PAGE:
Annotating human body movements in videorecordings is at the core of contemporary gesture research, allowing scientists to process video data following customized annotation schemes according to the research questions at hand. With more and more gesture researchers focusing on formal aspects of human movements, the starting point of quali-quantitative analyses is the transcription of the movements using specialized software. Notwithstanding advances in data visualization, visualizing processed data in Gesture Studies (annotations) is currently limited to tables and graphs, which present the data in quantitative and temporal terms for further analyses. Alternative ways of visualizing the data could promote alternative ways of reasoning about the research questions (Tversky 2011). This paper intends to evidence the current void in gesture research tools and present an option for how Gesture scholars can visualize their processed data in a more ”user-friendly” way. Recent efforts to incorporate the advantages of 3D coupled with new visualizations techniques afford new methods to both annotate and analyze body movements using learning algorithms (e.g. Deep 2015) to model virtual characters’ behaviors based on video corpora annotated in software such as ELAN (Brugman & Russel 2004) and ANVIL (Kipp 2012). These advances, nonetheless, are underdeveloped in the area of Gesture Studies research and could provide interesting insights both regarding human and virtual characters interaction and semi-automatic ways of annotating and validating video data (Velloso, Bulling, & Gellersen 2013). We present an example of usage, based on data from [AUTHORS] (2015), where a multiparty scene is transposed from the 2D video data to a modeled 3D environment. Avatars represent participants, and their body parts are labeled according to the formal annotation scheme used (left hand, right arm, torso, etc). Movements of the various articulators of each participant, as they were annotated using ELAN, are programed so their activation is evidenced in the 2D/3D representation of the participants’ annotation. This recreates the scene of interest, allowing a more schematic visualization compared to the original video recording, isolating and foregrounding only the focal elements and eliminating visual ”noise”. Moreover, gaze annotations are visualized: unlike in the video, where gaze can only be tracked one participant at a time, this tool allows multiparty gaze annotations to be viewed synoptically as vectors, allowing the researcher to track the group’s gaze-points simultaneously. As a computational model of annotations, statistical reports will also be available and may contributes to the reduction of incoherencies between human raters, and thus to higher value of inter-rater agreement and data reliability. A work-in-progress, this proof-of-concept prototype intends to be made available to researchers interested in visualizing formal gesture annotations with minimal setup for their own quali- quantitative research on formal aspects of body movements.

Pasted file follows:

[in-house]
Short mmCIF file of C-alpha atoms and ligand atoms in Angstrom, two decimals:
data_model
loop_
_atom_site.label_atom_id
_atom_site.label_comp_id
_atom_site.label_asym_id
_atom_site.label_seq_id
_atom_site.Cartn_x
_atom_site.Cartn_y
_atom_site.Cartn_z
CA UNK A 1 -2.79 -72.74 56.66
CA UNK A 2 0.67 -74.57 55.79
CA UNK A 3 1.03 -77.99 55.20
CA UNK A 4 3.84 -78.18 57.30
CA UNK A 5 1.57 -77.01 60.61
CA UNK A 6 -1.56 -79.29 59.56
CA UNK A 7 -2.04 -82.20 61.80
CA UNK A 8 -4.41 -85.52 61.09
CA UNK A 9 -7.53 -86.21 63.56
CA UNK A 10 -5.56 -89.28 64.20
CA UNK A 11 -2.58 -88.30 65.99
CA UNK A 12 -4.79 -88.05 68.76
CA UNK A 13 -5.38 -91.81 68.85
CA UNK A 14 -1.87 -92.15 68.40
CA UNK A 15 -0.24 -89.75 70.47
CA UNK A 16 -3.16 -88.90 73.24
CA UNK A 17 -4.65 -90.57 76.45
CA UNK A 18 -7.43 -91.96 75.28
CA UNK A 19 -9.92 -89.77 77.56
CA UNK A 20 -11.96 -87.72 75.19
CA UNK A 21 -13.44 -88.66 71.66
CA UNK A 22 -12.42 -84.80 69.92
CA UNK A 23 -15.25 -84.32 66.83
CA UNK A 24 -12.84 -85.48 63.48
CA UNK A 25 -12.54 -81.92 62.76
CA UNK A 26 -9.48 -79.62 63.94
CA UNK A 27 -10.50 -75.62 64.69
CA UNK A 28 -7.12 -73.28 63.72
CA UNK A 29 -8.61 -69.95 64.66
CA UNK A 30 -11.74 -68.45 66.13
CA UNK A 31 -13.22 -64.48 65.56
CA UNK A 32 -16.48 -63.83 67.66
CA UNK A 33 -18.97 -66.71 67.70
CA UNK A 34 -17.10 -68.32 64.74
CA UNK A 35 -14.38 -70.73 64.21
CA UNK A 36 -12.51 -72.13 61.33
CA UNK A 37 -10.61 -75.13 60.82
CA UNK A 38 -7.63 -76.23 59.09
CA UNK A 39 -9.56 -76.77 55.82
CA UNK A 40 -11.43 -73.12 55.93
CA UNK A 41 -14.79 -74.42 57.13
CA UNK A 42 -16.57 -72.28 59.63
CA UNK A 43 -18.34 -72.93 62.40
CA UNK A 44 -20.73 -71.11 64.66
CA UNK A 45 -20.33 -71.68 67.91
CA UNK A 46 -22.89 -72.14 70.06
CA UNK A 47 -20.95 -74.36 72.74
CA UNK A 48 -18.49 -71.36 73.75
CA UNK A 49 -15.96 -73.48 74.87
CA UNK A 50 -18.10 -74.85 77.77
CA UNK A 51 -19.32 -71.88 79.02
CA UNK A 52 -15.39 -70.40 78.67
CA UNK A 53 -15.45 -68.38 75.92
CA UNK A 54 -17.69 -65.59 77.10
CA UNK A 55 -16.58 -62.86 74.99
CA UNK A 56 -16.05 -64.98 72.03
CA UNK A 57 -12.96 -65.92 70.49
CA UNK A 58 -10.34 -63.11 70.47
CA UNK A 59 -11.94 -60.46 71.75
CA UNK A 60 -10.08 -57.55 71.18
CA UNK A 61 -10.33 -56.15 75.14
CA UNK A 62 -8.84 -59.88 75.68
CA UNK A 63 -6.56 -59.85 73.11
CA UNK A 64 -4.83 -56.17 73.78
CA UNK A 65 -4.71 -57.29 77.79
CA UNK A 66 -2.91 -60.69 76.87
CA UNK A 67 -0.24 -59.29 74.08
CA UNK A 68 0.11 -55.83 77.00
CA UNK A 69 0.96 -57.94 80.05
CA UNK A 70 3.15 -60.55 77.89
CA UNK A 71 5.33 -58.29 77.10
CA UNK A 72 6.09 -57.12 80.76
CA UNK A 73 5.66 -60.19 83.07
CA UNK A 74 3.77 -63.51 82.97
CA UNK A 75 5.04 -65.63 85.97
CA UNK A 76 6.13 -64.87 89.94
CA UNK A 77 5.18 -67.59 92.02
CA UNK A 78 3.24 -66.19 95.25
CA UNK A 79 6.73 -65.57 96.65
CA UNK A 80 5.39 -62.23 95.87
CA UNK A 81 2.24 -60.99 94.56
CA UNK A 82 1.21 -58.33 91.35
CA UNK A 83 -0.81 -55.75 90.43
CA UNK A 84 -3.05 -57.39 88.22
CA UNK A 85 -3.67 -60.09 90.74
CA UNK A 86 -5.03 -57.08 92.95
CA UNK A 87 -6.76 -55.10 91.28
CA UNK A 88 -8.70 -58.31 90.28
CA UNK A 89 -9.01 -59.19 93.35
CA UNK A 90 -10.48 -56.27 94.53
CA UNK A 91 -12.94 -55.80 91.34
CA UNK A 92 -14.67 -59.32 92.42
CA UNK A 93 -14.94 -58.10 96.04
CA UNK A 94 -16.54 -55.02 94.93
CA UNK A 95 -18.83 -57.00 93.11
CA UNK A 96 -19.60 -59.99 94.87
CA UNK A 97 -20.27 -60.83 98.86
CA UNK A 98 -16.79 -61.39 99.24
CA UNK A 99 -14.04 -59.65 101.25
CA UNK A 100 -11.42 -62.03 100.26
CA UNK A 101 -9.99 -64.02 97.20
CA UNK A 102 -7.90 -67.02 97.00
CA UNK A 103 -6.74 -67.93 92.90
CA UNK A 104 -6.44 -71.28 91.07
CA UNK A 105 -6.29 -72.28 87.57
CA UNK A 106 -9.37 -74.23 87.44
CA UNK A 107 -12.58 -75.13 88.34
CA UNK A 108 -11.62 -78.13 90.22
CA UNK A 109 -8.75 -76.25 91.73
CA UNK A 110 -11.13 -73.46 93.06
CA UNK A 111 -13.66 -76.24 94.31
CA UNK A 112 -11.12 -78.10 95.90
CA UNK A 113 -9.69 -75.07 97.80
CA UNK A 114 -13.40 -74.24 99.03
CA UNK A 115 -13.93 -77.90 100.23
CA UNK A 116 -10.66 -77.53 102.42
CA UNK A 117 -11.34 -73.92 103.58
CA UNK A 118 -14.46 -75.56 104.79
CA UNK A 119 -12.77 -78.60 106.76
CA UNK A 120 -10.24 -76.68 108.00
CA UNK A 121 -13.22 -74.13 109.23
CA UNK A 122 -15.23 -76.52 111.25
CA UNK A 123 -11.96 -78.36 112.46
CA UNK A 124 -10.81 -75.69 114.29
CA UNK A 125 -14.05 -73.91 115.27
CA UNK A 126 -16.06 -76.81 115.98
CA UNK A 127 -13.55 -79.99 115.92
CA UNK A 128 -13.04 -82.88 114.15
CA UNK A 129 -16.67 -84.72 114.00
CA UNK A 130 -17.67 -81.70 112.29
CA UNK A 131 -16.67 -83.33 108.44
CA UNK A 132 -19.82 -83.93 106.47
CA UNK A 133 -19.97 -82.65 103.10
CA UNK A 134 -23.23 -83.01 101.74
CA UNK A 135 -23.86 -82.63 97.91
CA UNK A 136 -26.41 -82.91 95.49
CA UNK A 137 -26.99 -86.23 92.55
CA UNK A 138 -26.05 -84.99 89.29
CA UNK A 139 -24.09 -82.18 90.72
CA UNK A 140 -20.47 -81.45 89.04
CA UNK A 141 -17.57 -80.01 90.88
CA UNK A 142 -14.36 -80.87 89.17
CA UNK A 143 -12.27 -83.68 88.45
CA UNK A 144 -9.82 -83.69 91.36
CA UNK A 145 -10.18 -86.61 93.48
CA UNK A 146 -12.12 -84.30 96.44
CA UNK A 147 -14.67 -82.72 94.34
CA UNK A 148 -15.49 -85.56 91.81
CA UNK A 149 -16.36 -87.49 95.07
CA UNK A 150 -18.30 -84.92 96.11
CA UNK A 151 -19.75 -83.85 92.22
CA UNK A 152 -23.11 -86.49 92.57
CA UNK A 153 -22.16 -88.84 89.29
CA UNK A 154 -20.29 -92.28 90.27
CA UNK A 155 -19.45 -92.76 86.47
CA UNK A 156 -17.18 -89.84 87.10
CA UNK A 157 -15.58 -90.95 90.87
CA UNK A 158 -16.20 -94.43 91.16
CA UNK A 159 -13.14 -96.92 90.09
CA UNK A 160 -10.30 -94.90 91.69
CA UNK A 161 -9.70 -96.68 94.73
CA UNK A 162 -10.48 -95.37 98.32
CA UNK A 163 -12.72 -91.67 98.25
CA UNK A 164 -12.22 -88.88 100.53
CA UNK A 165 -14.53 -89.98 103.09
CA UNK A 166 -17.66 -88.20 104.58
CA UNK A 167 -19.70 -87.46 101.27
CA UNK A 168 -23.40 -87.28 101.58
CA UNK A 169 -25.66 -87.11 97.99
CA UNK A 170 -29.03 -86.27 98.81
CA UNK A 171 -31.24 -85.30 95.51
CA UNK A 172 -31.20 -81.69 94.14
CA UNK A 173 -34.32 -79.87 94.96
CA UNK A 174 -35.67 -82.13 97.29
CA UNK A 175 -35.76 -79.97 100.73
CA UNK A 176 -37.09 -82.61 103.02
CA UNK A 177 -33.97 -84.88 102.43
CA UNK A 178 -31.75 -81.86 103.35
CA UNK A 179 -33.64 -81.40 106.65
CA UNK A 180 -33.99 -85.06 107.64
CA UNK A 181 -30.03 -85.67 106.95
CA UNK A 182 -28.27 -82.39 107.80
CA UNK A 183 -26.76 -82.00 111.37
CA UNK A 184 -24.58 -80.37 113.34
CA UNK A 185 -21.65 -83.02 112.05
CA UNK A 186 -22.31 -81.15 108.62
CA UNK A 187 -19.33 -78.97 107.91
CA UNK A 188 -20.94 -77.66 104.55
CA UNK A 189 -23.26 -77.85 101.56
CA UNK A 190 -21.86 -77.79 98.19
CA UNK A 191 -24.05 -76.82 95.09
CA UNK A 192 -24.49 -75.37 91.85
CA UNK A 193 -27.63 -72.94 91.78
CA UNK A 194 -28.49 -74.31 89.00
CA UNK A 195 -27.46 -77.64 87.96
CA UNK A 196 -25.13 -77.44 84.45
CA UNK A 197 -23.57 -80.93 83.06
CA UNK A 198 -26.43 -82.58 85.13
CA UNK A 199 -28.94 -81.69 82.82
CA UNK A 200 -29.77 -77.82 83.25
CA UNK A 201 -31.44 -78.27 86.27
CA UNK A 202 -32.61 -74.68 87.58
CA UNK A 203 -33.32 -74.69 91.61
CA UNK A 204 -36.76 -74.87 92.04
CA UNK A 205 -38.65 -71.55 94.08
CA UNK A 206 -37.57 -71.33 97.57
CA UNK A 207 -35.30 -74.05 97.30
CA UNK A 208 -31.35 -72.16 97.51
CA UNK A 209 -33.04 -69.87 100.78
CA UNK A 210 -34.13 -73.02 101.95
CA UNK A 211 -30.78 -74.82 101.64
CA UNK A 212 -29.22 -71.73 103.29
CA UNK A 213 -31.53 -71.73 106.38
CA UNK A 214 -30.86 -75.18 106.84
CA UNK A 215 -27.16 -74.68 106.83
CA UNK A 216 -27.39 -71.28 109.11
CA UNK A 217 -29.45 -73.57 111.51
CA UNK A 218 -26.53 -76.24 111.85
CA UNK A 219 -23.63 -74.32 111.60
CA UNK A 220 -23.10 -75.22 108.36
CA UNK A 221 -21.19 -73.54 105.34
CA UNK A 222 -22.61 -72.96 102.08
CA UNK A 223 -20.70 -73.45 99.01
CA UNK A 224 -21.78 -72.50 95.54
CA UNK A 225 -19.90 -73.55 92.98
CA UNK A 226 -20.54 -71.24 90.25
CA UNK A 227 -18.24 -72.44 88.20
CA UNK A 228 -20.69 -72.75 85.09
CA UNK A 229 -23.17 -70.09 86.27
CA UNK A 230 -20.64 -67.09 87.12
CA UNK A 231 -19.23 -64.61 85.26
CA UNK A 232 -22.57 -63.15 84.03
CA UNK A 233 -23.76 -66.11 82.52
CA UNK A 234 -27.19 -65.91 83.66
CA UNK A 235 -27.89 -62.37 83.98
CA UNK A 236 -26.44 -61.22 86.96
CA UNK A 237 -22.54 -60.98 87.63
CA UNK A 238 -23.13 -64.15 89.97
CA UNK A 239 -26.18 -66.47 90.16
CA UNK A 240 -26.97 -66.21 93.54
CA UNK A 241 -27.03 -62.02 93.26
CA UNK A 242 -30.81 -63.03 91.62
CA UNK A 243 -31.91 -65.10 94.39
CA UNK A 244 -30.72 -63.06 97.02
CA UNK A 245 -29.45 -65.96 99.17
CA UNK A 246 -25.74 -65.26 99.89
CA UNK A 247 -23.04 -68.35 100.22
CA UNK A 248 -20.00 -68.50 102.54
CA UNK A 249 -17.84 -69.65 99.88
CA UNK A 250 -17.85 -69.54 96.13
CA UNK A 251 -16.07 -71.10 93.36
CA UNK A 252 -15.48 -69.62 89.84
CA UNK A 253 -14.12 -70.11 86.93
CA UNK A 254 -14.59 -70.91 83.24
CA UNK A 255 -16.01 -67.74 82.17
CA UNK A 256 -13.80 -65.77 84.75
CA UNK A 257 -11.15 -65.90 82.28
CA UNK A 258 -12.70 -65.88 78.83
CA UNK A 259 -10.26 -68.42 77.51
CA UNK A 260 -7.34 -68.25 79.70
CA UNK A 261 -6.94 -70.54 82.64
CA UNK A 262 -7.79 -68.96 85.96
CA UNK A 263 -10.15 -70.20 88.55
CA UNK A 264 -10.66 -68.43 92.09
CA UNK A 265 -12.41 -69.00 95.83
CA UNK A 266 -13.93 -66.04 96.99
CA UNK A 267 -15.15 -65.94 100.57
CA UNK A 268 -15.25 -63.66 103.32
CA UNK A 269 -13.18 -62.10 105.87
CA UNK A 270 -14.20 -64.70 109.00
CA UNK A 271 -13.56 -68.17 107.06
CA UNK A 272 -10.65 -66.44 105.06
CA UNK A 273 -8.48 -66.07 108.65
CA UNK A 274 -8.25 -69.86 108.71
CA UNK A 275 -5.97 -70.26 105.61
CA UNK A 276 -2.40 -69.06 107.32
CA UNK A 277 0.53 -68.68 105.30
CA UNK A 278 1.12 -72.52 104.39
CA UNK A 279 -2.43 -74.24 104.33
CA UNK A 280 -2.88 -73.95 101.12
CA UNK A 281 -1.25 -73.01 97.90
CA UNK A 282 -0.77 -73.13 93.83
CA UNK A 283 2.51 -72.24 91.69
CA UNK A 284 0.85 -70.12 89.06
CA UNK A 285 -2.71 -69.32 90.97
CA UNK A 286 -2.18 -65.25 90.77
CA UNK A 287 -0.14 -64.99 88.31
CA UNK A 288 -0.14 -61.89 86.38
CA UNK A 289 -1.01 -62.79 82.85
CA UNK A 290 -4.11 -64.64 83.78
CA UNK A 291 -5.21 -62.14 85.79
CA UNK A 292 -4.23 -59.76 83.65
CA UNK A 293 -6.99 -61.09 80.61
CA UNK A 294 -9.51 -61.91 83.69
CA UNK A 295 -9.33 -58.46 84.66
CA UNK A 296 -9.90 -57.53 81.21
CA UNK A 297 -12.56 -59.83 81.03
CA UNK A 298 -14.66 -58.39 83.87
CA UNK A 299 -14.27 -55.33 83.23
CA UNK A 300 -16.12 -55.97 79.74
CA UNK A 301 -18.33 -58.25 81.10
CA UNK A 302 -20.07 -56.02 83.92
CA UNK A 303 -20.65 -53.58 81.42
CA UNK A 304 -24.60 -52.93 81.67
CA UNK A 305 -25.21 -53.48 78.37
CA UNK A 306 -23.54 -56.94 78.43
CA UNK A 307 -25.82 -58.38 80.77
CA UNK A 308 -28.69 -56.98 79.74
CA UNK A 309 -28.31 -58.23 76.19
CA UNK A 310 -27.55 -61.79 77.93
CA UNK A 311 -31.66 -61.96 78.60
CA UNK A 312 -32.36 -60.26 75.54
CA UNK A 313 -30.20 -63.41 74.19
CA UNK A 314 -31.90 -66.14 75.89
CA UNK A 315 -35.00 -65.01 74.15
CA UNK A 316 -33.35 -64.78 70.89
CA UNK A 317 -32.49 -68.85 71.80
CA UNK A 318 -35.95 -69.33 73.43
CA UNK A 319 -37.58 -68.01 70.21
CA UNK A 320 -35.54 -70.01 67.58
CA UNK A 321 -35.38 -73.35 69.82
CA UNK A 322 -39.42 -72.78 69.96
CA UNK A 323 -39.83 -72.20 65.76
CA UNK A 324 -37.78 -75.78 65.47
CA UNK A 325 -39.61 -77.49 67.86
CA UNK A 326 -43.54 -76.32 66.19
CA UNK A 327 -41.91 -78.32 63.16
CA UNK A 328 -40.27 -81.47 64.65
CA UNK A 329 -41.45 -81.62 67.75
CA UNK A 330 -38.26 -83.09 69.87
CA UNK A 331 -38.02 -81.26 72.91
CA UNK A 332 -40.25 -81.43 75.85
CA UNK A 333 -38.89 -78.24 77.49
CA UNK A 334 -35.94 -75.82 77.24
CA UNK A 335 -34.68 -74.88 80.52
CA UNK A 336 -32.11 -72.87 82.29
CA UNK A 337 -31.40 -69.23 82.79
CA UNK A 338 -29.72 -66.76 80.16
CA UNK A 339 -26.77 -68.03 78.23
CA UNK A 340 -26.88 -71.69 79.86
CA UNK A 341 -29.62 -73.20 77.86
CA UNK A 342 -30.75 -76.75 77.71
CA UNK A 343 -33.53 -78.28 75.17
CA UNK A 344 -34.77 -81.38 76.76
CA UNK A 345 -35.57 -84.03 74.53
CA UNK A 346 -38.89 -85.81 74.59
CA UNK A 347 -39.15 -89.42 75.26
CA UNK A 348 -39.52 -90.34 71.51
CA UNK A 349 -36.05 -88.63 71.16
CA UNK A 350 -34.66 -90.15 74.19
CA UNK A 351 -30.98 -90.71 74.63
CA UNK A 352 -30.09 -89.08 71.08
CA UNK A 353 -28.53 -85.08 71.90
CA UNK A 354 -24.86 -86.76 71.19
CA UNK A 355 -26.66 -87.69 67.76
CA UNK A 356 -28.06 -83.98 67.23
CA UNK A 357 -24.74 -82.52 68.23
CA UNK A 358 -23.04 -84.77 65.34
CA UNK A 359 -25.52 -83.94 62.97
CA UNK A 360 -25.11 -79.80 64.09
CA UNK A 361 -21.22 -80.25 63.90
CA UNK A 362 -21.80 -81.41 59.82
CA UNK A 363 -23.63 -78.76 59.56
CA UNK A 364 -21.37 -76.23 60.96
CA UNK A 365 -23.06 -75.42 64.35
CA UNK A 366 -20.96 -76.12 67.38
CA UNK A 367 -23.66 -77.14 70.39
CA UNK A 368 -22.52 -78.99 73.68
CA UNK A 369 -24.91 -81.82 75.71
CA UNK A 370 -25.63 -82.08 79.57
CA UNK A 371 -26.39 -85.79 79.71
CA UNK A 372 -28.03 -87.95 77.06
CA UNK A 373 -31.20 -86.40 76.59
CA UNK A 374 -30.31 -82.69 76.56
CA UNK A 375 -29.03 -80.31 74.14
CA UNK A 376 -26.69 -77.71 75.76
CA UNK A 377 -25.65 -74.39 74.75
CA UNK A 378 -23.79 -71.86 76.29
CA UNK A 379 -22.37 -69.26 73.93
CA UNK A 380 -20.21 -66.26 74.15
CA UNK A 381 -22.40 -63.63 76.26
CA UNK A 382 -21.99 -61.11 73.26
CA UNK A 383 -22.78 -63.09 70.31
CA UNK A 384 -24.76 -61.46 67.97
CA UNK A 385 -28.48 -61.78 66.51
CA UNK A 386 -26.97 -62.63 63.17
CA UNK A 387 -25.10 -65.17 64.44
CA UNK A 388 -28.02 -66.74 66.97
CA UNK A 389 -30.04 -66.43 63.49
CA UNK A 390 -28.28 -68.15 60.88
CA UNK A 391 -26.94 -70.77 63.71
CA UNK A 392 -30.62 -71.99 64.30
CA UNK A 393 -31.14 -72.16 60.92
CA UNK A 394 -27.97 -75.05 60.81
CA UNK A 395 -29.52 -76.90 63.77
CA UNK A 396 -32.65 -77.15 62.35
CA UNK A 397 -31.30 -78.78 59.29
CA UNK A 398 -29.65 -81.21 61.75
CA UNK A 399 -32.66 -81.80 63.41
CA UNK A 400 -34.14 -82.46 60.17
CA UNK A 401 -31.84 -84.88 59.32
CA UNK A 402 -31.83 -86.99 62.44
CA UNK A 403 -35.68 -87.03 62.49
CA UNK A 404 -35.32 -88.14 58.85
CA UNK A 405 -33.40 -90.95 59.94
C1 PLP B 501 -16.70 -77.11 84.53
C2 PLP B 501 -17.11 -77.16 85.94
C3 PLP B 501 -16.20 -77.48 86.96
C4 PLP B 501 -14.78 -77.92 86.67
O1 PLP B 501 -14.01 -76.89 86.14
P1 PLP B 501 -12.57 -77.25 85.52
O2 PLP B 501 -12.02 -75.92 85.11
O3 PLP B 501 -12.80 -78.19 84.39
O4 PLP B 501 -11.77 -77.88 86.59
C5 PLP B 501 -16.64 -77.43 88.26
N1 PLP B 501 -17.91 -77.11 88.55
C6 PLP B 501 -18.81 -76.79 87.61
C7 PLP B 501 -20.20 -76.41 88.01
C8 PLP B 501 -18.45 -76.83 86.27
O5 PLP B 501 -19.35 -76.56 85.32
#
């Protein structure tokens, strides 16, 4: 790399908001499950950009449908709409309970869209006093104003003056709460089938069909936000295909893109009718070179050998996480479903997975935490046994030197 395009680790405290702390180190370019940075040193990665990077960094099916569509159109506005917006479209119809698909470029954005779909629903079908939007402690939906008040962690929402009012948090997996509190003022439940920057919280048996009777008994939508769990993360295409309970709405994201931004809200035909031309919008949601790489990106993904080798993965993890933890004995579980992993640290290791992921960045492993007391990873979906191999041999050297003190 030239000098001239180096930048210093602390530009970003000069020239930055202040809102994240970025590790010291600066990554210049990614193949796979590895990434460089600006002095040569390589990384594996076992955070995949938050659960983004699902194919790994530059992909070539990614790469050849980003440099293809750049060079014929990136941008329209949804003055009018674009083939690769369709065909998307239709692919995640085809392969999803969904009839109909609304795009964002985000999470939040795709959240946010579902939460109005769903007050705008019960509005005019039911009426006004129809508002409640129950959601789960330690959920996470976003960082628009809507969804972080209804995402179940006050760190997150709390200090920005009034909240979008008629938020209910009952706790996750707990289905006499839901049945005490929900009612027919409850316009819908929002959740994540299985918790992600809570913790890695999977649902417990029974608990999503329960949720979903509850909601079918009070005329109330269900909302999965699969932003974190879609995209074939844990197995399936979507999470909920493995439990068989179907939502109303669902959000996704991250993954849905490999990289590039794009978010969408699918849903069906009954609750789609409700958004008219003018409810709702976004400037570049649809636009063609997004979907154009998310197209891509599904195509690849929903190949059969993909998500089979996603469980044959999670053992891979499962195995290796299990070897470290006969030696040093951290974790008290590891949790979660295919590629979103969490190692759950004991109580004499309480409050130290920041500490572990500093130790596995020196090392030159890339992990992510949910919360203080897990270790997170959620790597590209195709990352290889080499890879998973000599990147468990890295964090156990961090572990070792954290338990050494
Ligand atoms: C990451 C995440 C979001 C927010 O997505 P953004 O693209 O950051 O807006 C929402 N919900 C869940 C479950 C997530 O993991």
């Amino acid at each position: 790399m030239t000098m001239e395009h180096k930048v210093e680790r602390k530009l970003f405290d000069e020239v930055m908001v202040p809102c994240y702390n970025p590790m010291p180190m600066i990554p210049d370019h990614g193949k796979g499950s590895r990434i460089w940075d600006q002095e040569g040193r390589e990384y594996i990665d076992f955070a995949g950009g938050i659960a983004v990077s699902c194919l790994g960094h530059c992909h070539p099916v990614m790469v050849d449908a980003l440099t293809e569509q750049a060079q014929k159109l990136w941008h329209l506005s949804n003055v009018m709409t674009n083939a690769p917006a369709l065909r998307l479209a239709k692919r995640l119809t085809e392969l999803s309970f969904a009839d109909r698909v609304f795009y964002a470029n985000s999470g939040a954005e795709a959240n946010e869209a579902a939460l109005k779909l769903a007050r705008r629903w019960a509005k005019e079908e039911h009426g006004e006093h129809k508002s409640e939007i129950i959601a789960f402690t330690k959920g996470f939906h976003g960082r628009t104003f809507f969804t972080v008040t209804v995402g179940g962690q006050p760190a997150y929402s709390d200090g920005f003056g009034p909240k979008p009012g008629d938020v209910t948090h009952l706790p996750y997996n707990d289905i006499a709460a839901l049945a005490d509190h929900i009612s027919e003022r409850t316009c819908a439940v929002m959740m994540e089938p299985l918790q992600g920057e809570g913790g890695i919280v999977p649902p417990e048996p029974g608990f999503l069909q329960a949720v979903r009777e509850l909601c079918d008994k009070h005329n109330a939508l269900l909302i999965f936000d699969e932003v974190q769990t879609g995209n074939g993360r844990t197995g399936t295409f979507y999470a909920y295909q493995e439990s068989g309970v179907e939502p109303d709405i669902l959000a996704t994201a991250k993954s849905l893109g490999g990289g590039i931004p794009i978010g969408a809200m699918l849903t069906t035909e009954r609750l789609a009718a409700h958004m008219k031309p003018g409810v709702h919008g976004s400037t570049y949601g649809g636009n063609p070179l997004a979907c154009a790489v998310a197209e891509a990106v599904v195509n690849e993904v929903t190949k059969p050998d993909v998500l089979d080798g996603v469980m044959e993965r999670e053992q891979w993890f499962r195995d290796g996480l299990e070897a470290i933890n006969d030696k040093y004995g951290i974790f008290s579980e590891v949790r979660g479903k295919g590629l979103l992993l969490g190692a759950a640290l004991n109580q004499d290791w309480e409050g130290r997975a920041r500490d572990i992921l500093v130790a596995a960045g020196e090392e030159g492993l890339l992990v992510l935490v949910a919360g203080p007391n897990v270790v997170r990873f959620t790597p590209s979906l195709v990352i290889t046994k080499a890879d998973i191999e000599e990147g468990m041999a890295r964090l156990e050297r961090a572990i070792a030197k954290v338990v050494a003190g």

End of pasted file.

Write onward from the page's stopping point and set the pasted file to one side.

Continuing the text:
|Number of pages||1|
|Publication status||Published - 2016|
|Event||The 7th Conference of the International Society for Gesture Studies: Gesture – Creativity – Multimodality - Paris, France|
Duration: 18 Jul 2016 → 22 Jul 2016
|Conference||The 7th Conference of the International Society for Gesture Studies: Gesture – Creativity – Multimodality|
|Period||18/07/16 → 22/07/16|
- gesture research software
- visualization techniques
- 3D annotation
- data visualization tool
- Unity 3D
Ribeiro, C., Evola, V., Skubisz, J., & Anjos, R. K. D. (2016). Transposing Formal Annotations of 2D Video Data into a 3D Environment for Gesture Research. 44. Abstract from The 7th Conference of the International Society for Gesture Studies: Gesture – Creativity – Multimodality, Paris, France.